BRUISE, or CONTUSION, signifies an injury inflicted by a blow or sudden pressure, in which the skin is not wounded, and no bone is broken or dislocated. Both terms, and especially the latter, are employed in surgery to include all such injuries in their widest range, from a black eye to a thoroughly crushed mass of muscle. In the slighter forms of this injury, as in ordinary simple bruises, there is no tearing, but only a concussion of the textures, the utmost damage done being the rupture of a few small bloodvessels, which occasions the discoloration that is always observed in these cases. In more severe contusions, the subjacent structures-muscles, connective tissue, vessels, ete.--are more or less ruptured, and in extreme cases, are thoroughly crushed, and usually become gangrenous. The quantity of blood that is extravasated mainly depends upon the size and number of the ruptured blood vessels, but partly also on the nature of the textures of the injured part. Thus, a lax tissue, as that of the eyelids, favors the escape of blood into the surrounding parts. Moreover, the constitution of the patient has some influence, and many persons, especially (according to Mr. Paget, in his article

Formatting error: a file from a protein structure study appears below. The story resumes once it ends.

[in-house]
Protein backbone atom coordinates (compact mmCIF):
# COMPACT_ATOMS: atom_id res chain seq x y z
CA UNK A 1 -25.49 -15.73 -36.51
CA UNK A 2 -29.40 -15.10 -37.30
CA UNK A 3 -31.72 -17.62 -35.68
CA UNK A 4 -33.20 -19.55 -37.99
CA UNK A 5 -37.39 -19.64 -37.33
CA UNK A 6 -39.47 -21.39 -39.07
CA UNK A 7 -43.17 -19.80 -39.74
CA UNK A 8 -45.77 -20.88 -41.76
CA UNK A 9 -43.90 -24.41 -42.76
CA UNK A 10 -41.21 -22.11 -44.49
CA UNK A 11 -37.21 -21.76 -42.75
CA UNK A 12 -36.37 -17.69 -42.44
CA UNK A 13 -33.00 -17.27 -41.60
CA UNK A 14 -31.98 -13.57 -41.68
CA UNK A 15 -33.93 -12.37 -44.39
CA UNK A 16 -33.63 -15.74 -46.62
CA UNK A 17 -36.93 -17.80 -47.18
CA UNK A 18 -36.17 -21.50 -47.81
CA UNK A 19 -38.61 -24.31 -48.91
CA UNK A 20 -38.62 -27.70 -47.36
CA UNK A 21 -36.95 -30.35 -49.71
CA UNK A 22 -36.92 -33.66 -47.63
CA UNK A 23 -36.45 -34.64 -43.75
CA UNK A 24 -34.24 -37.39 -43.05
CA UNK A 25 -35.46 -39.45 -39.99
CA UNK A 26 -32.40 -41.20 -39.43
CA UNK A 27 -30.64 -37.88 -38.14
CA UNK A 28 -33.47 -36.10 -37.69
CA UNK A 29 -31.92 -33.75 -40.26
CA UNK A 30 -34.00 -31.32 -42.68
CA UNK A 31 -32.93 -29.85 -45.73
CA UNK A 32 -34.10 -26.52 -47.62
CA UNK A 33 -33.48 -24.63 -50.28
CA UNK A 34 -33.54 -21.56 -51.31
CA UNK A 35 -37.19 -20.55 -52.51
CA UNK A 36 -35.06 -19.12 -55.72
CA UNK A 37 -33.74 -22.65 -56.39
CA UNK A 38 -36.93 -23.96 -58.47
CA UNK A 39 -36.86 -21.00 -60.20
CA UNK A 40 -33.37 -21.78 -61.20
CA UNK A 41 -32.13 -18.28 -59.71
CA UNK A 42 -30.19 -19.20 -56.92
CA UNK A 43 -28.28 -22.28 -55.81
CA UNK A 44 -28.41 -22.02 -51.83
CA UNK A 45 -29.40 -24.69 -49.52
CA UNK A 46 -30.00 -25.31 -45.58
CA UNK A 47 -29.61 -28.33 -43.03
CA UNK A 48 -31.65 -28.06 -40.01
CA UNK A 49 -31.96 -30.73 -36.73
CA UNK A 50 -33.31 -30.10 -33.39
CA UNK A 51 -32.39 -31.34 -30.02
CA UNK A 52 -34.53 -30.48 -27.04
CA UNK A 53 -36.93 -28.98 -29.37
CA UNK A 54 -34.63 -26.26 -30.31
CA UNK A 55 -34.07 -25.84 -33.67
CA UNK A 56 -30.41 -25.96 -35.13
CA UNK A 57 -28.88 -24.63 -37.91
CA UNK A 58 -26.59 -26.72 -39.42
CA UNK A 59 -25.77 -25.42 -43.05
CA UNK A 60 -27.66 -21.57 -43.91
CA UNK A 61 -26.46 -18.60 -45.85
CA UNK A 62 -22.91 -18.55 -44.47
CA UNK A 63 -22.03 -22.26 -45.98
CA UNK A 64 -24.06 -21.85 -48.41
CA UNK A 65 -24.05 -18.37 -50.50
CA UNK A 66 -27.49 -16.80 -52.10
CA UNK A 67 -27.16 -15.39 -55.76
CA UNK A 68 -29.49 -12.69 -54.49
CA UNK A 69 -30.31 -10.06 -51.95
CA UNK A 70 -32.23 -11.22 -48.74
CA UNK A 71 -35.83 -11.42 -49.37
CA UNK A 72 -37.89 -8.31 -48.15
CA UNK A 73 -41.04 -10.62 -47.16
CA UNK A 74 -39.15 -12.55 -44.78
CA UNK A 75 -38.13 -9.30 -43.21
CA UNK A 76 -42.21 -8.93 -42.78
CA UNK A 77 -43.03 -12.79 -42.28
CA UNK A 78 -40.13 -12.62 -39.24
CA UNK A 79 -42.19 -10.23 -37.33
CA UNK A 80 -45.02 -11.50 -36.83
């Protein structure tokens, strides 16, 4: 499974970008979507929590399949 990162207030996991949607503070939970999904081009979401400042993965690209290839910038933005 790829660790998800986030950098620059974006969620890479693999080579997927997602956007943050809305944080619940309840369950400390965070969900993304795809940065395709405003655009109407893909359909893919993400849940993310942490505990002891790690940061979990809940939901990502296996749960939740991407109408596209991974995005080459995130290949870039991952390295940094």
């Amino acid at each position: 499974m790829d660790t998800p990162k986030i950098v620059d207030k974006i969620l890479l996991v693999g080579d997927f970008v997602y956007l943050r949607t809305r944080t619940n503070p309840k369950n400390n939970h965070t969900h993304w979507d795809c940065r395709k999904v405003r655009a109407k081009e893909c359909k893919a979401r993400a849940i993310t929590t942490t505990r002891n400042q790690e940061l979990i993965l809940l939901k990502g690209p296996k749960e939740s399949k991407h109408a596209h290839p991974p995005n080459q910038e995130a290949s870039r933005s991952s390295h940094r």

“Contusions” in Holmes's System of Surgery, vol. i.) pallid, fatty, soft-skinned women, though suffering from no apparent disease, are subject to extravasations, and consequently to discolorations, very disproportionate to the injuries that cause them.